Looking back at Kaveri express’ first run

On the occasion of Kaveri Express' anniversary on 11th September, a description of its trial run 30 years ago.

Does it sound strange, travelling to work by train every day from Bangalore to Mysore and vice versa? Well some of us do.  Those who do, live in a different world and also in a different time scale. Regular commuters may not remember the time when Kaveri Express was introduced.


Pic: Pushpa Achanta

Kaveri Express was introduced in September 1980, around 30 years ago.

On the occasion of Kaveri Express’ anniversary on 11th September, below is an excerpt from Specular. Specular was a weekly general interest magazine focusing on news and information about Karnataka, which was started by K N Bengeri, a former Deputy Director, State Information Department. Some of my articles were also published in Specular, which was in existence for a few years from 1979.

In the eighties, it was common for like-minded people to get together and bring out small weekly publication. Nostalgia anyone?

Excerpt from Specular dated 18th September 1980, written by K N Bengeri

Kaveri Express which would be regularly running between Bangalore and Mysore from next week had a trial run on September 4th 1980 with the members of the Press. The Union Minister of State for Railways and other top Railway officials accompanied the invitees. The super- fast Kaveri, capable of running at the speed of 100 kms per hour, the fastest  on the meter gauge section has eleven glittering coaches with its laminated interior and cushioned upholstery, specially manufactured by the Indian Coach Factory (ICF), Perambur, at a cost of Rs. 50 lakhs.  The all-coil ICF bogies have been designed to meet three vital requirements of tourist traffic  — speed , safety and comfort.  The new train will have a seating capacity of 750 and the coaches include a first class chair car.  Three of the second class coaches include a pantry car, luggage and guard van.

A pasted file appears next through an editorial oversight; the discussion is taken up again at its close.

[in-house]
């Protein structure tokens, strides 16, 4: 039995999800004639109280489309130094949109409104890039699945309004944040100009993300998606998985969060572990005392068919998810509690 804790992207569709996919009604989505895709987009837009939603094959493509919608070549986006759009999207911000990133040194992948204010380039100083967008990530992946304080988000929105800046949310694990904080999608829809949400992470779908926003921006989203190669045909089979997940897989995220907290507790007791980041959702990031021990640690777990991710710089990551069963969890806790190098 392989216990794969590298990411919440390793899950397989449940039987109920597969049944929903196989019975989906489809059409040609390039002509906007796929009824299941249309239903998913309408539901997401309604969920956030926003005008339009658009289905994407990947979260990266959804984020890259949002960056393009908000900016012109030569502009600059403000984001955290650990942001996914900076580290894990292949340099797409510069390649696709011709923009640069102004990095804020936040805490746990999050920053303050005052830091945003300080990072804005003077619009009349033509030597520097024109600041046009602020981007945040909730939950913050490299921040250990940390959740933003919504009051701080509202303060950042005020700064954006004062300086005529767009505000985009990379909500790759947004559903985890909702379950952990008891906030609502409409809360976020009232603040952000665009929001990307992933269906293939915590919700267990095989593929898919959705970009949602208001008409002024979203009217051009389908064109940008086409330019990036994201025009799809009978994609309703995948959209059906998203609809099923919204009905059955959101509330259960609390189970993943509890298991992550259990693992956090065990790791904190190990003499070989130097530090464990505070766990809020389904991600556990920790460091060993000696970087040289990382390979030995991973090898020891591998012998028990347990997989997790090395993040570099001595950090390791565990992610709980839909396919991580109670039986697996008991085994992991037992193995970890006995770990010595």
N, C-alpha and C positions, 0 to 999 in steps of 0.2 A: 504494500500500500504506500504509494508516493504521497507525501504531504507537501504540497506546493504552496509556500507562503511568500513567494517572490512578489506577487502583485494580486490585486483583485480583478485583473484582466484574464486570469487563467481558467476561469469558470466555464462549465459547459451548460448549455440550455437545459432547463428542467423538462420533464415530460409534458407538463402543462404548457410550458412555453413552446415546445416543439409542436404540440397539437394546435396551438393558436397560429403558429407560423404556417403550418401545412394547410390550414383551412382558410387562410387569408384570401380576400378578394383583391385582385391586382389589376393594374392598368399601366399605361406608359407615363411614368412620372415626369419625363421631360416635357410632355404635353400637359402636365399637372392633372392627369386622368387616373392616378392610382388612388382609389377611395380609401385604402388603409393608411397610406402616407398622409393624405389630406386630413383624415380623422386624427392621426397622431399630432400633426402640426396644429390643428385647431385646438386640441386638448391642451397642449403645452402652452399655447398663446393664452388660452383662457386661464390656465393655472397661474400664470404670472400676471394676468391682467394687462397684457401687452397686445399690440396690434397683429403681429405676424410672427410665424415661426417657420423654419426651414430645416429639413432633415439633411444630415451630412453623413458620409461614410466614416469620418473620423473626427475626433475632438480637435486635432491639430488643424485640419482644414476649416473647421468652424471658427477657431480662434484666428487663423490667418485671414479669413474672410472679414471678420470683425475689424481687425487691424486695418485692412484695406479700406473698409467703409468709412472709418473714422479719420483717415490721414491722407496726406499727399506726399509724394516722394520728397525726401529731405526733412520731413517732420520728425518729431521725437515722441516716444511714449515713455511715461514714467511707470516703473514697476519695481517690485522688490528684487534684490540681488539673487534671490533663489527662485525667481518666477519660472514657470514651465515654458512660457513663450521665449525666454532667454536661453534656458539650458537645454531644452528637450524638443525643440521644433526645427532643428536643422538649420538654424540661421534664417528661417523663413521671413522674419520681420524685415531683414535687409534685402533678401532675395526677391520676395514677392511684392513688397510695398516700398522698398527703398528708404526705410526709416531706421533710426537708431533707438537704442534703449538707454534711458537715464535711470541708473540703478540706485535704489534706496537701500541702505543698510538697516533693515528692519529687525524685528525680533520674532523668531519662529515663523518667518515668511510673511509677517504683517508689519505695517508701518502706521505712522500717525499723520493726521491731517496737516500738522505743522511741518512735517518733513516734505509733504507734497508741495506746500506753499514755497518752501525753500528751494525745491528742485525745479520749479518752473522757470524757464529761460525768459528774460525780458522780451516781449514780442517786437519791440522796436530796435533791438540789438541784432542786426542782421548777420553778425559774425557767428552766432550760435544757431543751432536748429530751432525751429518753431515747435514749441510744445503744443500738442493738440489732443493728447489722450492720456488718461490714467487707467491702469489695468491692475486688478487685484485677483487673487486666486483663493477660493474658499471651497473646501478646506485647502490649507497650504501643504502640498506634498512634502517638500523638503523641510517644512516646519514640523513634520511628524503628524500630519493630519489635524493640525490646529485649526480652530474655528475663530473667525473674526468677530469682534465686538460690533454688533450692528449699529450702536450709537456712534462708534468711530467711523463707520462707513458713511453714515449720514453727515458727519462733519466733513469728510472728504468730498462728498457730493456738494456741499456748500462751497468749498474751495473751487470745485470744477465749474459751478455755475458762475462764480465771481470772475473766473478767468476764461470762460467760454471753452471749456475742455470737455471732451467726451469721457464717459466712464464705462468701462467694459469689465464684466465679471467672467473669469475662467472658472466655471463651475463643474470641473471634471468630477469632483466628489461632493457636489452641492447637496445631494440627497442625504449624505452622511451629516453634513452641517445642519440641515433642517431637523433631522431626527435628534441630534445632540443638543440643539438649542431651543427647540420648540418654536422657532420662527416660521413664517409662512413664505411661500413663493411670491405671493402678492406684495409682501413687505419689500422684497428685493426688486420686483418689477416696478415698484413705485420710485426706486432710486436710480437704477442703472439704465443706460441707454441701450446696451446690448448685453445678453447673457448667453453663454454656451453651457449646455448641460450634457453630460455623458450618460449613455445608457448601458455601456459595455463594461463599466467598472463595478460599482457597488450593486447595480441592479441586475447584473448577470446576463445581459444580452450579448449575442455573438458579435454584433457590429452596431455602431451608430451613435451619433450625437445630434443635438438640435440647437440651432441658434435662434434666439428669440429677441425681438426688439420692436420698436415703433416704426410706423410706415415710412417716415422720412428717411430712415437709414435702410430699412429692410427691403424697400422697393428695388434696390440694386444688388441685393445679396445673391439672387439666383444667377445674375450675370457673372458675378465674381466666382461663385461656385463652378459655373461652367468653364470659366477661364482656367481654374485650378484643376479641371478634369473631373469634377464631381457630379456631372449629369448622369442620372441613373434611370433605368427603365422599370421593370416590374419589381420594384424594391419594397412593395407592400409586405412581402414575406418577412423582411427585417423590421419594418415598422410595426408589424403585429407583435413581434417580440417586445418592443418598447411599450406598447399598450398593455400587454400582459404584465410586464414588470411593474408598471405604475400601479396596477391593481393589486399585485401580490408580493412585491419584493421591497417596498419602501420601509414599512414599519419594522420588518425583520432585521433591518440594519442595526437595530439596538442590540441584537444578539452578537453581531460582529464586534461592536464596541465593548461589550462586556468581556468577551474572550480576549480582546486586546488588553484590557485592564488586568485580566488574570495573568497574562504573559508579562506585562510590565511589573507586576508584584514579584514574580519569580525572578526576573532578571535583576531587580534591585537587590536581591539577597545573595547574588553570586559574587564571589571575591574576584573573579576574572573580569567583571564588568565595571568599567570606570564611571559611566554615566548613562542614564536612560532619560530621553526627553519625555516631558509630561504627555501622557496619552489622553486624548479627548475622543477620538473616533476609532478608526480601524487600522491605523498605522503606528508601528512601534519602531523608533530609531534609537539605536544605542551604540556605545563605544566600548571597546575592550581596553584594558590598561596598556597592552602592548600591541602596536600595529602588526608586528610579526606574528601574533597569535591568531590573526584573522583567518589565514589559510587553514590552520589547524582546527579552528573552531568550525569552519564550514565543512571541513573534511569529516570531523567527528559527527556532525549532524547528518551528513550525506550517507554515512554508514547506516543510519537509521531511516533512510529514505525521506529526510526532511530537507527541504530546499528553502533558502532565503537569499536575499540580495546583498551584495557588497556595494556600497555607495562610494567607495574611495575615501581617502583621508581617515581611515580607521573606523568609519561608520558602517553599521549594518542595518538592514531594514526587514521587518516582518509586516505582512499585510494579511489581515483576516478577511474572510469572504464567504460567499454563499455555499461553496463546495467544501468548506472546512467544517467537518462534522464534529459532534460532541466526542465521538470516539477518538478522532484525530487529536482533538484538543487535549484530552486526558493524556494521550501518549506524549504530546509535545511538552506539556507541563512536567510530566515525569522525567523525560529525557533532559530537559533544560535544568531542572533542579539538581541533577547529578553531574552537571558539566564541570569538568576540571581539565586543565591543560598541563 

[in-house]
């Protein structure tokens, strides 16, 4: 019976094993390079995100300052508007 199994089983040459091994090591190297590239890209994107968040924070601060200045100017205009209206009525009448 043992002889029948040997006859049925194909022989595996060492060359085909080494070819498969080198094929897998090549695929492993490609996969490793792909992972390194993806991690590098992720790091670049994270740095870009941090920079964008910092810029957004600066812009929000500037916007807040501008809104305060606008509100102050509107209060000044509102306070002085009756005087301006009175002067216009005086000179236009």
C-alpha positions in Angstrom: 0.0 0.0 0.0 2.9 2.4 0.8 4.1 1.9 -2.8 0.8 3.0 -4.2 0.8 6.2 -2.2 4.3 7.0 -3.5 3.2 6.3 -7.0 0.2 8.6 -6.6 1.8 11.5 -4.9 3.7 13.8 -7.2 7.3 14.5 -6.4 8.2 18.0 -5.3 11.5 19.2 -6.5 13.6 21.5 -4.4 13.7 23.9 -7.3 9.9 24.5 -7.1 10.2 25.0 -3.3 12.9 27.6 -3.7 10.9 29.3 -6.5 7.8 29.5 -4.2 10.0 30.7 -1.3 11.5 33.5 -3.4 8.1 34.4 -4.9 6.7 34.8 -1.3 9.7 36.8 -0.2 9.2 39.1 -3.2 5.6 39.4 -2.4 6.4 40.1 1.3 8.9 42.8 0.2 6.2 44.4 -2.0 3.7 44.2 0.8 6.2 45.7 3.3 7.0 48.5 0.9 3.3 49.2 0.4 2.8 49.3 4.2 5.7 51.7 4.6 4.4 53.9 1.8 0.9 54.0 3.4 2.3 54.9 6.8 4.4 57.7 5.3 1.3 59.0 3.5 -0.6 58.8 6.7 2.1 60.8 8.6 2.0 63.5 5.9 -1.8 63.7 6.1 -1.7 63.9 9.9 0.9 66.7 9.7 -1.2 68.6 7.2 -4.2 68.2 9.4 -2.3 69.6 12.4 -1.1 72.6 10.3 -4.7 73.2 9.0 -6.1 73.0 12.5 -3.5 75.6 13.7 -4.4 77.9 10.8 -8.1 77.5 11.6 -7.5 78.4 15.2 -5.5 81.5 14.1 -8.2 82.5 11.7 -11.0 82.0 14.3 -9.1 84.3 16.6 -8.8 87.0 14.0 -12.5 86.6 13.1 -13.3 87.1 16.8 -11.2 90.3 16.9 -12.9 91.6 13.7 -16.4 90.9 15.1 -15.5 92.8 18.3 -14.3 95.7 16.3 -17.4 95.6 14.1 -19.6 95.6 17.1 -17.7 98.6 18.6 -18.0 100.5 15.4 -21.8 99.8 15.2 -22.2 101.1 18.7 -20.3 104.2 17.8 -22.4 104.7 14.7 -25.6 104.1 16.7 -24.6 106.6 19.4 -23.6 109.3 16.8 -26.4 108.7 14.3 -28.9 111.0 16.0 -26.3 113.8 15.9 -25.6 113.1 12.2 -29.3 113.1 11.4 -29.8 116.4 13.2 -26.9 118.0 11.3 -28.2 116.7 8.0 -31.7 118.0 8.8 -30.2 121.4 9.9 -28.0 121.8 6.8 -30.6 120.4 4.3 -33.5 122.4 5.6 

The first class chair car which can seat 48 in rows of twos with a central aisle and fully cushioned with adjustable back rest, each of which is also provided with a small in-built folding table, to facilitate eating.  The second class chair car can seat 80 passengers in rows of twos  and threes with a passage in between.  One half of the pantry consists of second class chairs to accommodate 40 persons. The interior décor of this prestigious train with an illuminated name board for it, has received special attention with carefully chosen matching shades and coloured scenic pictures of Karnataka.

The meter gauge between the two cities is under conversion to broad gauge and is likely to be completed by 1982.  With more number of trains and a broader gauge it would help developing the belt between the two cities industrially to ease the congestion around Bangalore.  There has been a phenomenal increase in the number of passengers from 6 lakhs in 1946 to 8.5 lakhs in 1979 between Bangalore and Mysore. Inspite of the fact that  more  number of buses are plying between the two cities the demand for quick transport is on the increase.  Very recently the railways have introduced the non-stop Tippu Express. Even then the tension is not eased. 

Kaveri Express which is designed on the model of the Taj Express between Delhi and Agra- will run between the two cities daily.  For the benefit of the travelers breakfast , lunch and dinner packets are made available in the train itself.  The Railways are making efforts with the Karnataka State Tourism Development Corporation  to arrange sight-seeing at Mysore for which the tickets would be issued at the railway counter itself.  According to the present timings Kaveri will leave Bangalore at 7.30 AM for Mysore and from Mysore it will leave at 8.30 PM. The running time is two and half hours.

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